`Being stuck inside can make you feel bored, frustrated, and thoroughly tired — which might seem contradictory if you feel you haven't done anything aside watch Netflix and eat Flamin' Hot Cheetos. The constraints of the pandemic can make us feel sapped and weary. “Many people are wondering what they can do to maintain or increase their energy, while protecting themselves and their families from contracting the virus," Dr. Natasha Trentacosta M.D., a sports medicine specialist and orthopedic surgeon at Cedars-Sinai Kerlan-Jobe Institute, tells Bustle.
"There are change in routines, plus we have a harder time staying connected and can be bombarded with as much bad news as we are willing to watch or read," Dr. Bennet Davis M.D., director of the pain rehabilitation program at Sierra Tucson Treatment Center, tells Bustle. "All of this can adversely affect sleep and energy levels."
Why Your Energy Levels Feel So Low
Exhaustion is pretty common during the pandemic, Dr. Davis says, in part because people are more stressed. When you're in fight-or-flight mode, he explains, you tend to sleep more lightly, because you're constantly monitoring your environment. It also makes people seek out non-nutrient dense foods to fuel our escape from threats; one study published in 2013 in Minerva endocrinologica found that stress makes us crave "hyperpalatable" food. Nutritionists are quick to assert that comfort foods are nourishing in their own way, and it's important to honor your body's cravings, whether that's for a brownie or a smoothie. That said, if your body doesn't have the nutrients it needs, it can interfere with sleep quality and make you tired.
You might also be sleeping badly thanks to a spate of nightmares. "The Lyon Neuroscience Research Center study has found a 15% increase in negative dreams," Dr. Davis says. "For people not on the front lines of healthcare and emergency response, fears of the novel coronavirus are projected onto threats like zombies, bugs, and shadowy figures."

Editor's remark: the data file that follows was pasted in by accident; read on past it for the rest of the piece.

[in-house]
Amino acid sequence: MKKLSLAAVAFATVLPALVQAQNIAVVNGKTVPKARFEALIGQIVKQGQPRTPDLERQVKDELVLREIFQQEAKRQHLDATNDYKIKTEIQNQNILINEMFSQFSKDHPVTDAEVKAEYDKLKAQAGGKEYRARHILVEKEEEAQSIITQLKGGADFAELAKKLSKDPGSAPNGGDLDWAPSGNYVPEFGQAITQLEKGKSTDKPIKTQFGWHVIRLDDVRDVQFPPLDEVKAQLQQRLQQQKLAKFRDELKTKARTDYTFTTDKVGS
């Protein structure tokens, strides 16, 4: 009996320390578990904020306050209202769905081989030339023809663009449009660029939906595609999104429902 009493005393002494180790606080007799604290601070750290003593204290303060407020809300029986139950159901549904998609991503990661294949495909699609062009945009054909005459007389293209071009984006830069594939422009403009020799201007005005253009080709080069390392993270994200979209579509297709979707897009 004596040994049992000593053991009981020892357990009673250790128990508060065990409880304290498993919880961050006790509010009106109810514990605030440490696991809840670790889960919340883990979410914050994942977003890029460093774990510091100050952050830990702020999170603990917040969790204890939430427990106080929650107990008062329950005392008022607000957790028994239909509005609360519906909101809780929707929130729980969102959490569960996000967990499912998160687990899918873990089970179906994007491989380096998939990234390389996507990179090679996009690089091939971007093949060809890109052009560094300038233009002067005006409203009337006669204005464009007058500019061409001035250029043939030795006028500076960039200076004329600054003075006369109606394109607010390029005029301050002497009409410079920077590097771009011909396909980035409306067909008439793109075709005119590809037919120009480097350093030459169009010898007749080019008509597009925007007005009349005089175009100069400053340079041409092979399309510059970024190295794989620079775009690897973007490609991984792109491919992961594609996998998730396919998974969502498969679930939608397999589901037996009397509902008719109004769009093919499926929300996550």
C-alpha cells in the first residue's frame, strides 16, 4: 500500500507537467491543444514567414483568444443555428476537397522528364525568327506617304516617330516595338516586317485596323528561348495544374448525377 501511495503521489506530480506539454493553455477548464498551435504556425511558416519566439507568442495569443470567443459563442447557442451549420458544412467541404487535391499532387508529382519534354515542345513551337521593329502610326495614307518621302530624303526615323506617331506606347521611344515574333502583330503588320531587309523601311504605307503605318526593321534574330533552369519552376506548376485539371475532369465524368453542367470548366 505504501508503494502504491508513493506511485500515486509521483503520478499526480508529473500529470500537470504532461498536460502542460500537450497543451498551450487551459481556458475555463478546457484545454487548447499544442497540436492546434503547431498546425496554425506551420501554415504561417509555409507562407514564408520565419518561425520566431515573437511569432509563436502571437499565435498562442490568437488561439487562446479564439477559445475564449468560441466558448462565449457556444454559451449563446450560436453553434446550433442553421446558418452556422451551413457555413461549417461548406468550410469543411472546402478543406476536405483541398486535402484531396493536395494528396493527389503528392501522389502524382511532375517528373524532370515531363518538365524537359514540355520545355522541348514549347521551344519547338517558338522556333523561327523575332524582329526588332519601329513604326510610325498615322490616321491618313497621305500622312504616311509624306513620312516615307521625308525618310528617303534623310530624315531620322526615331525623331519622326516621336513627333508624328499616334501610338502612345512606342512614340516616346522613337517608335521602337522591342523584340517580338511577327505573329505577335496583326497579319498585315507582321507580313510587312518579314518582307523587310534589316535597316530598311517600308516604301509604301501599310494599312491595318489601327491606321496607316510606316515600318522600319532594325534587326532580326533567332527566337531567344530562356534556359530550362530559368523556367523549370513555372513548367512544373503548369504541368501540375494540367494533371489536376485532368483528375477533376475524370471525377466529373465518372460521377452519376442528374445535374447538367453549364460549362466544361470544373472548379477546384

Exercise Kicks Your Energy Levels Into Gear
Exercise is the number-one way to make yourself feel more energized, Dr. Trentacosta says. "Regular exercise is always a great idea to boost your energy and it is also beneficial for the immune system," she says. "Many fitness clubs and workout groups have brought their programs online to accommodate those self-isolating and/or working from home," she says. If you can keep the recommended six-foot distance between yourself and others, going for a brisk 30-minute walk can help get the blood flowing and make you more energized. No outside space? "If you’ve got a jump rope, challenge yourself to how many jumps you can do in a row without stopping," she says.
Alternate indoor cardiovascular workouts with some strength moves. "For an extra boost, grab household items to use as your 'weights'," Dr. Trentacosta says. She recommends milk jugs, packets of rice or beans, or canned foods, as long as the weight is balanced on both sides of your body. Regular exercise can tire you out and make your sleep deeper and more restful, which can lift your energy levels over time, she says.
Trying To Manage Your Stress Will Also Pay Off
Lowering stress levels can also help. "Regulate how much negative news you take in, and take daily breaks for 'me time' that include proven stress-relieving practices such as mindfulness meditation," Dr. Davis says. "Practicing acceptance and calm is a potent antidote to stress." Exercise is also a great stress-buster, so if you're not the meditating type, getting moving can help.
Good sleep hygiene will also make your nights more restful, giving you more energy during the day. Dr. Davis recommends eating on a regular schedule, going easy on sugar, caffeine, and alcohol around bedtime, and trying to keep to the same waking and sleeping routine every day, even on the weekends. "If you can't sleep, get out of bed and return when you're tired," he says; no lying there staring at the ceiling waiting for sleep to come.
Dr. Bennet Davis, M.D.
Dr. Natasha Trentacosta, M.D.
Yau, Y. H., & Potenza, M. N. (2013). Stress and eating behaviors. Minerva endocrinologica, 38(3), 255–267.